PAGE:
We haven’t treated church buildings as public spaces — either as hosts who hold events for the public (outside of Sundays — and here I’m not talking about the way that churches use buildings to funnel people in to a Sunday service, that’s a ‘private use’) but events that use church buildings as a “public square” where other voices can be heard, or by inviting other people to use our facilities (where we might disagree with them). This isn’t universal, there are plenty of church buildings being used as community hubs out there… and plenty of church buildings that lose the Gospel and the call to be different from the world as they seek to play host, and so end up just as secular community spaces.

Churches are (typically) rightly careful about who gets to preach and teach in order to continue passing on the good news of the Gospel of Jesus (and maintain our distinctives), but we also have to figure out how to steward our spaces — whether our buildings will be public or private, or used in a way that reinforces the narrow view of the sacred, or in ways that break the secular-sacred divide.

But I reckon it’s worth asking the question — perhaps especially those in the West at the moment — would your church host a branch meeting of the Labor Party mid week (I’m not even asking about the pulpit)? And if the answer is no, and it’s about values, then we can’t jump straight to “but public space is different” — because we haven’t got a reputation for treating it differently (especially the ACL). Why should we ask the government to act as arbiters of a public square, when we don’t treat it as a truly public square ourselves (in excluding others), and when we aren’t using our own spaces as we’d want the government to use theirs? Why are we assuming that government is ‘secular’ and so ‘neutral’ (again buying in to the secular/sacred divide) rather than religious (and not Christian)?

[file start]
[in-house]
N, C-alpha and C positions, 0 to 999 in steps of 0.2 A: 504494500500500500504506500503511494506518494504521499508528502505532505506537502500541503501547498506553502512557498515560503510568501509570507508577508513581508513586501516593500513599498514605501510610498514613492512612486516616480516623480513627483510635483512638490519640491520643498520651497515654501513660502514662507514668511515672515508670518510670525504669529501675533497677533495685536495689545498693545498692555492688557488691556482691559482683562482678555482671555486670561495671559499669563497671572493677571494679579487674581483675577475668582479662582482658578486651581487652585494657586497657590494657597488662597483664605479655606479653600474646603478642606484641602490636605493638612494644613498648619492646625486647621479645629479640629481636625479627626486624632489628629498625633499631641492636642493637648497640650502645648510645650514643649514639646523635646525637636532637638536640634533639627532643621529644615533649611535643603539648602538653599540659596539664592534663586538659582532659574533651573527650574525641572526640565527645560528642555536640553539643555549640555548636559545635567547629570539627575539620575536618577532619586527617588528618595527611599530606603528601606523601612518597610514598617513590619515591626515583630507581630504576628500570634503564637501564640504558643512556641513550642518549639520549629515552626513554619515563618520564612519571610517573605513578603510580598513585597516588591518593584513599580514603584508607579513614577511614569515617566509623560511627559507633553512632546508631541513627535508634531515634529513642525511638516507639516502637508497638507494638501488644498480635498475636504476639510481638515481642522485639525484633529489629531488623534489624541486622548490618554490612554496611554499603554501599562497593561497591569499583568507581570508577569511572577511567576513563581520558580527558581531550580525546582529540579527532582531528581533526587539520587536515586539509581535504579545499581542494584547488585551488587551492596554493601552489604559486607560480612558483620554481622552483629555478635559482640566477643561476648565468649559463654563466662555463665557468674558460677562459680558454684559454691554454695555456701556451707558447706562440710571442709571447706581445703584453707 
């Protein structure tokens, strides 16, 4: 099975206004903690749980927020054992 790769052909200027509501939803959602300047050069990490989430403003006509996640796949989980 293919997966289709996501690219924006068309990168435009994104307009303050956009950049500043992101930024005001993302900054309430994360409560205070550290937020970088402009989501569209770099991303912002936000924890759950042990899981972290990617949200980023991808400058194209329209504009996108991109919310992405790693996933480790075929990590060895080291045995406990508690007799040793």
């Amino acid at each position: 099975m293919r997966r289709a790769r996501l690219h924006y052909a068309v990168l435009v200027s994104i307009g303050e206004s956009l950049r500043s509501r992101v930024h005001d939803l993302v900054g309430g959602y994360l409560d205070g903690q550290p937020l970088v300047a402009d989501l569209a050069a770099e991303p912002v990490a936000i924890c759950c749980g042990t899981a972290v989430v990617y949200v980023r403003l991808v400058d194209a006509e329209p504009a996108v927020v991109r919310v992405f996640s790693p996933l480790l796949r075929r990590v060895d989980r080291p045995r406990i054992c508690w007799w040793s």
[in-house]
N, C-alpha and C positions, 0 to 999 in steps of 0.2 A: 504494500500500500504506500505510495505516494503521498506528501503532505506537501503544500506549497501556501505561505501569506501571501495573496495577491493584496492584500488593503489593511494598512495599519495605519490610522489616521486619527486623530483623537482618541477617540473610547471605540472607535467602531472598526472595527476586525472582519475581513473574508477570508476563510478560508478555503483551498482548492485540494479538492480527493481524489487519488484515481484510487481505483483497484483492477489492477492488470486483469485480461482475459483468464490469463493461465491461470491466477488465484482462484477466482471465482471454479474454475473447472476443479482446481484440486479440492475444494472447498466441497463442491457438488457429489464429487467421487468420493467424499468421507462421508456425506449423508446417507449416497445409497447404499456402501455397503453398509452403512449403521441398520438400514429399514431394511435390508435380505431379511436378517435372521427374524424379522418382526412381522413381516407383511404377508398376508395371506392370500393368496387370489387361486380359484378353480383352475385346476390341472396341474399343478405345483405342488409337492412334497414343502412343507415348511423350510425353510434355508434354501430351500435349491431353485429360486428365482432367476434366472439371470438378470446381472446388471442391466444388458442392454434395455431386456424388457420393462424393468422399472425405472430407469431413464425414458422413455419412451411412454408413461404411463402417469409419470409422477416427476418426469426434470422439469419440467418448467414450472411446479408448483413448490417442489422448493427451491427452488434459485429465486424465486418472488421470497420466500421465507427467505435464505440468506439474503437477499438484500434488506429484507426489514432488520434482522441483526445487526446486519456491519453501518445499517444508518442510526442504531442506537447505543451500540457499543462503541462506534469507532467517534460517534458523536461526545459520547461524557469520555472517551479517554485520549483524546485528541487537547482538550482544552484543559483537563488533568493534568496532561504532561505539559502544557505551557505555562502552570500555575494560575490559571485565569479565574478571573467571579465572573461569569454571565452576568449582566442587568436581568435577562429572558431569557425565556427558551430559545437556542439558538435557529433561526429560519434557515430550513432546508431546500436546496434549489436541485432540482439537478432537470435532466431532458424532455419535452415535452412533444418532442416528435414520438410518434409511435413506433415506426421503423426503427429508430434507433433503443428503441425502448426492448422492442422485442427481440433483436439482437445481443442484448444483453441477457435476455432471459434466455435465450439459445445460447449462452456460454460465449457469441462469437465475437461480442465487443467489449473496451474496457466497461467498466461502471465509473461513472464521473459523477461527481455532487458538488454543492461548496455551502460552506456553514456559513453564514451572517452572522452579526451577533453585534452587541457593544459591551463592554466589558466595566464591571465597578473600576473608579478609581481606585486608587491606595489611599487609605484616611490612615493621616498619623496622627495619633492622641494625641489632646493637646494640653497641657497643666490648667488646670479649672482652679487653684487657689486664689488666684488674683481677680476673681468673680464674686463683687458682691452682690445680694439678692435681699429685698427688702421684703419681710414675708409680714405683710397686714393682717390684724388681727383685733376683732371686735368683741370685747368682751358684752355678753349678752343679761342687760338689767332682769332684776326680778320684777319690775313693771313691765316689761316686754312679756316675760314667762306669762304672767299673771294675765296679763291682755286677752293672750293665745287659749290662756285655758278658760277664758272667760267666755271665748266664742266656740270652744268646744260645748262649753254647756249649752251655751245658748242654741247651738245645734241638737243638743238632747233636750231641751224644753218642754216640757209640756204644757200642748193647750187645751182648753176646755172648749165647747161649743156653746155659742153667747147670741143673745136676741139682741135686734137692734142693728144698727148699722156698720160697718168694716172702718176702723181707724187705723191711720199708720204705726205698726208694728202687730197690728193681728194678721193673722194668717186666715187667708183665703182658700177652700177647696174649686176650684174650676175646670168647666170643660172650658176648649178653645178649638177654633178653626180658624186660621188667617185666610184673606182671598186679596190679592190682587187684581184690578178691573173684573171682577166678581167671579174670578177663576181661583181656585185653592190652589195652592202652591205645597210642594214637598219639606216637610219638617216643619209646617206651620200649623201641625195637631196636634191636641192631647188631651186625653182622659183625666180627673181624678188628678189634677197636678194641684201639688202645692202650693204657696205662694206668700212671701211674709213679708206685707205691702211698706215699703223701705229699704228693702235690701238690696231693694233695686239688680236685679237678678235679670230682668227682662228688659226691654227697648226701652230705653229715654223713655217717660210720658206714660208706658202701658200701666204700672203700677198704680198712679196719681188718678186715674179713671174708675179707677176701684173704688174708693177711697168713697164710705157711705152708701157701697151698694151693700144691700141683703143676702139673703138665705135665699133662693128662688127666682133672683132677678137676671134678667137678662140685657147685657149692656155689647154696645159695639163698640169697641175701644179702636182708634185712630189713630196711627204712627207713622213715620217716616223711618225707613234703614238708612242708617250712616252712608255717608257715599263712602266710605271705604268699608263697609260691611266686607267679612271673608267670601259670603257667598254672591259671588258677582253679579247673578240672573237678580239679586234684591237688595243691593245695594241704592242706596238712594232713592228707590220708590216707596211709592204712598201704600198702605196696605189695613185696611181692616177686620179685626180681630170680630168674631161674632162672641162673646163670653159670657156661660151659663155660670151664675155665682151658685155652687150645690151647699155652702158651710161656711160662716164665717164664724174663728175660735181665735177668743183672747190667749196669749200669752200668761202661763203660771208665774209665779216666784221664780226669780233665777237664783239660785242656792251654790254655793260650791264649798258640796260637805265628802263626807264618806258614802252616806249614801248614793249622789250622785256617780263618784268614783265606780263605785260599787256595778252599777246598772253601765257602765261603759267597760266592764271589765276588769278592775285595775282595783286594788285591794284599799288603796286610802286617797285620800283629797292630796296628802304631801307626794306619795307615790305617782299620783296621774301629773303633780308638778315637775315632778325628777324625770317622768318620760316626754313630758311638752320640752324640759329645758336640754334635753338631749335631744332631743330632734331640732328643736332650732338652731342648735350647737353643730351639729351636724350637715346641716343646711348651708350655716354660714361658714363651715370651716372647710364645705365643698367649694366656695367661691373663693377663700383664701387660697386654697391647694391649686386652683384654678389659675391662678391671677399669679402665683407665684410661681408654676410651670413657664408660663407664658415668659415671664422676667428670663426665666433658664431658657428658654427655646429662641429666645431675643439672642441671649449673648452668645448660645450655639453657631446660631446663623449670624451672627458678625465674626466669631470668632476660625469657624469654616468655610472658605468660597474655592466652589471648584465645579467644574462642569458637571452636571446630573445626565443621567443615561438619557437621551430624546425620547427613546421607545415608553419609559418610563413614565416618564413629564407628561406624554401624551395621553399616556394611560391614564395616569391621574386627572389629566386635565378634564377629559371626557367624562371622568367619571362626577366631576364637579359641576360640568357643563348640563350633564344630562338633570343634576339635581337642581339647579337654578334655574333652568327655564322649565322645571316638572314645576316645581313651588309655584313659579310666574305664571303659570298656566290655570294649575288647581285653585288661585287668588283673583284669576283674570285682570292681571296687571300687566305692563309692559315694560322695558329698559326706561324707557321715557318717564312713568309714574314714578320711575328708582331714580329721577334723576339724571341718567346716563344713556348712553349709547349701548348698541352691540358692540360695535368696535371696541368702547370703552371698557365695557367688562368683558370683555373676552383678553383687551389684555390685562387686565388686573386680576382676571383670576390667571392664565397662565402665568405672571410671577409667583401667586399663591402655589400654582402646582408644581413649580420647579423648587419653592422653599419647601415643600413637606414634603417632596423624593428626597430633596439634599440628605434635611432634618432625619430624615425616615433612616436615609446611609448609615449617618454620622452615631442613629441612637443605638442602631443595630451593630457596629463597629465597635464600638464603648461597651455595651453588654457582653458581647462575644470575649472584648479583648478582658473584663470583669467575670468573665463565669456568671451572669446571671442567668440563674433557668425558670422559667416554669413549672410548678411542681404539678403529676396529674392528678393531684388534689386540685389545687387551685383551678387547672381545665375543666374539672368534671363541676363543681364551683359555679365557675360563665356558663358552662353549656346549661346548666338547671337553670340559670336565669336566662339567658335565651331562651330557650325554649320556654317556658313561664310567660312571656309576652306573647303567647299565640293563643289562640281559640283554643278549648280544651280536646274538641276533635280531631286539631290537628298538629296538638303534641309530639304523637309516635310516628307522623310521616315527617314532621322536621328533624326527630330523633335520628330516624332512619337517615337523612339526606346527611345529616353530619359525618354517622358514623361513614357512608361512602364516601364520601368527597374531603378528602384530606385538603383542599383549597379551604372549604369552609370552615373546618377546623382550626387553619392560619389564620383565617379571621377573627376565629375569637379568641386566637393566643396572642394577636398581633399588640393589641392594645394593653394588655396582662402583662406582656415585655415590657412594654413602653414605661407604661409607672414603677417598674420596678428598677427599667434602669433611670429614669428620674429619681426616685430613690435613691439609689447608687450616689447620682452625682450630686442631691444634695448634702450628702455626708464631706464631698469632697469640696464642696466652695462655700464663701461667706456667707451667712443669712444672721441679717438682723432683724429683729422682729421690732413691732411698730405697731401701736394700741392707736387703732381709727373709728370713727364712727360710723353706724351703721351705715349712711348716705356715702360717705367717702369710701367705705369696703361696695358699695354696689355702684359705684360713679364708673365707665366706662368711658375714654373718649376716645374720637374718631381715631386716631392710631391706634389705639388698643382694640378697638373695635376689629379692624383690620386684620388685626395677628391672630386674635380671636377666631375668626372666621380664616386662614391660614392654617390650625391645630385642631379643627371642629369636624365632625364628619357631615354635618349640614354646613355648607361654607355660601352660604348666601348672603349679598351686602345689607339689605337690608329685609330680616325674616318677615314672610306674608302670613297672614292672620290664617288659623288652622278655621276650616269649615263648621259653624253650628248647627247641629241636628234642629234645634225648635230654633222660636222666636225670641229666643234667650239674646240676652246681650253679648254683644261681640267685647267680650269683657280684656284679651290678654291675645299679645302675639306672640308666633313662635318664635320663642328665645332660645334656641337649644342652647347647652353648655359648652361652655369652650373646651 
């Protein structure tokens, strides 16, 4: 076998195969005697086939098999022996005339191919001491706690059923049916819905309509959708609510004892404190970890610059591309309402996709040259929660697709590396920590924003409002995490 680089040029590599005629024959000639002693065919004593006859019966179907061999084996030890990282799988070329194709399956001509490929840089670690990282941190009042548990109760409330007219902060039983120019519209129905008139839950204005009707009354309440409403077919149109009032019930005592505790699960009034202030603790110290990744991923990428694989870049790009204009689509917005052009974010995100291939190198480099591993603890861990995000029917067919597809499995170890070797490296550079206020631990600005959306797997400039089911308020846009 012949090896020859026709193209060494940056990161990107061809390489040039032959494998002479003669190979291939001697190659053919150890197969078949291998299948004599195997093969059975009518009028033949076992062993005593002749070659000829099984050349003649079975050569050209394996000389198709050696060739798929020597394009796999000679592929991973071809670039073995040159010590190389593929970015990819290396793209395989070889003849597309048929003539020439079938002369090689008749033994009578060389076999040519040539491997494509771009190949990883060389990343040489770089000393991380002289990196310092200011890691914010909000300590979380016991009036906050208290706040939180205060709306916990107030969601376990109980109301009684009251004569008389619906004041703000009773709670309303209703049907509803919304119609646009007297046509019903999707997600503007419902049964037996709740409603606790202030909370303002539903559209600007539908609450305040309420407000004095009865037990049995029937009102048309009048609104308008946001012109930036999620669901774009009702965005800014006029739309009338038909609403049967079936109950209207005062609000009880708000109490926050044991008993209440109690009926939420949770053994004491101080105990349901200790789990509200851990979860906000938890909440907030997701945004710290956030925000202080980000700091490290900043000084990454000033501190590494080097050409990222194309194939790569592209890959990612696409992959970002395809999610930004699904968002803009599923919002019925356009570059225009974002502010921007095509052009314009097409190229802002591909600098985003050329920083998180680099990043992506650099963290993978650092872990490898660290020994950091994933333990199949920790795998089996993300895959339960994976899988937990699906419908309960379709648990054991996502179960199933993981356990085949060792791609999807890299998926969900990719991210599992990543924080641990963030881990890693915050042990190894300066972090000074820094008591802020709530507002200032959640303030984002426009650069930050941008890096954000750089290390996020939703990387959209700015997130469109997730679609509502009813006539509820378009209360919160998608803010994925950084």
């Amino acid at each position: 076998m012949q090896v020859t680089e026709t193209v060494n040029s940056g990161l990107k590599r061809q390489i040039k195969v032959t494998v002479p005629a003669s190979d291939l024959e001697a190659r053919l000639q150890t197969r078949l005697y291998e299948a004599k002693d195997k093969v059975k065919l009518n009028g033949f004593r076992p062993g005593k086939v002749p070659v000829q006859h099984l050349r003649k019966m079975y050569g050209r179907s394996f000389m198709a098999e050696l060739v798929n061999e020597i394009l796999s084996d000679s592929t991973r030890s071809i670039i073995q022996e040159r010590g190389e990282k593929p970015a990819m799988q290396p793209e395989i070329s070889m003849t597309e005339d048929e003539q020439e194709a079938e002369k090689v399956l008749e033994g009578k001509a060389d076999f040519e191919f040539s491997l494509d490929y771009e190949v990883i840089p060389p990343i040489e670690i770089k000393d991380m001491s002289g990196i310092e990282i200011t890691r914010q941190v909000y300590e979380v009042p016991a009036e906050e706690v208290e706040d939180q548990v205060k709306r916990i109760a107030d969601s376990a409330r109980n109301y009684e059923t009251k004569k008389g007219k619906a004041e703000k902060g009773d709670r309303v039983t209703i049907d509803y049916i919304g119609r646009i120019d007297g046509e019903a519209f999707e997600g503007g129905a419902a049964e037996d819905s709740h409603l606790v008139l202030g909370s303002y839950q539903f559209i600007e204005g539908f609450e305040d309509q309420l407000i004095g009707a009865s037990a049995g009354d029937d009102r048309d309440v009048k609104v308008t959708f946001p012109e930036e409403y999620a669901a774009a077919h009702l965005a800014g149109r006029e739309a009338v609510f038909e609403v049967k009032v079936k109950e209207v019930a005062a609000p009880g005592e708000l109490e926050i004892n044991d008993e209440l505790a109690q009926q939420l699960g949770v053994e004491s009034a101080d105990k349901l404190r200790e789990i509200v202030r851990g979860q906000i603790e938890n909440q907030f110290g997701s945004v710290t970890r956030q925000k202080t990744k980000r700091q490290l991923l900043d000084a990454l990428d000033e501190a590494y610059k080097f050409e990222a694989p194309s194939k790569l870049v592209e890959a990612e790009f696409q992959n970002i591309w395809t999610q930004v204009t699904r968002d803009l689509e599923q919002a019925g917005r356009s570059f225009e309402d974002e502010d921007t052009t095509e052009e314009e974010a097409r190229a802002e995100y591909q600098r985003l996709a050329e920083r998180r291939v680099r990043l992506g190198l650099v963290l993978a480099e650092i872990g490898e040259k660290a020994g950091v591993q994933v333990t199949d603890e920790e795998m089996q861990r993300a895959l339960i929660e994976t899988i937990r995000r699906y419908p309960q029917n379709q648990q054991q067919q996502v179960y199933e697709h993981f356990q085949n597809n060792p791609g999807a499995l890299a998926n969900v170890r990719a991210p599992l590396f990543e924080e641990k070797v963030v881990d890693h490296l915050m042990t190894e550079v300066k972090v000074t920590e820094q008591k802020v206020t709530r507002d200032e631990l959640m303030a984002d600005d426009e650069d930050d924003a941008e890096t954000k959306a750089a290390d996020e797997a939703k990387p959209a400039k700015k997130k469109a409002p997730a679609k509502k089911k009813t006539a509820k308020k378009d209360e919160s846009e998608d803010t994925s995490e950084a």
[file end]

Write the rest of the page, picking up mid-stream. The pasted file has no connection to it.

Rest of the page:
We have a reputation for trying to exclude visions of human flourishing we disagree with from public life (again, think drag queen story time, or the same sex marriage debate). Public space isn’t different, public space has always been religious. Sometimes overtly, sometimes just because we have a theological frame, as Christians, that means we can recognise that every social political ideology is fundamentally religious, and every public act is liturgical. Because we are worshipping beings (and that’s the heart of being made to image God).

We also have plenty of religious spaces that we can start using to challenge the insidious secular/sacred divide that is so often at the heart of modern political problems; spaces that we can use (even architecturally) to proclaim that Jesus is Lord over every inch and every moment of life, but also spaces where we can make the truth public, and show that this means fearlessly inviting voices we disagree with to the table with us. Rather than silencing the voices of those who disagree.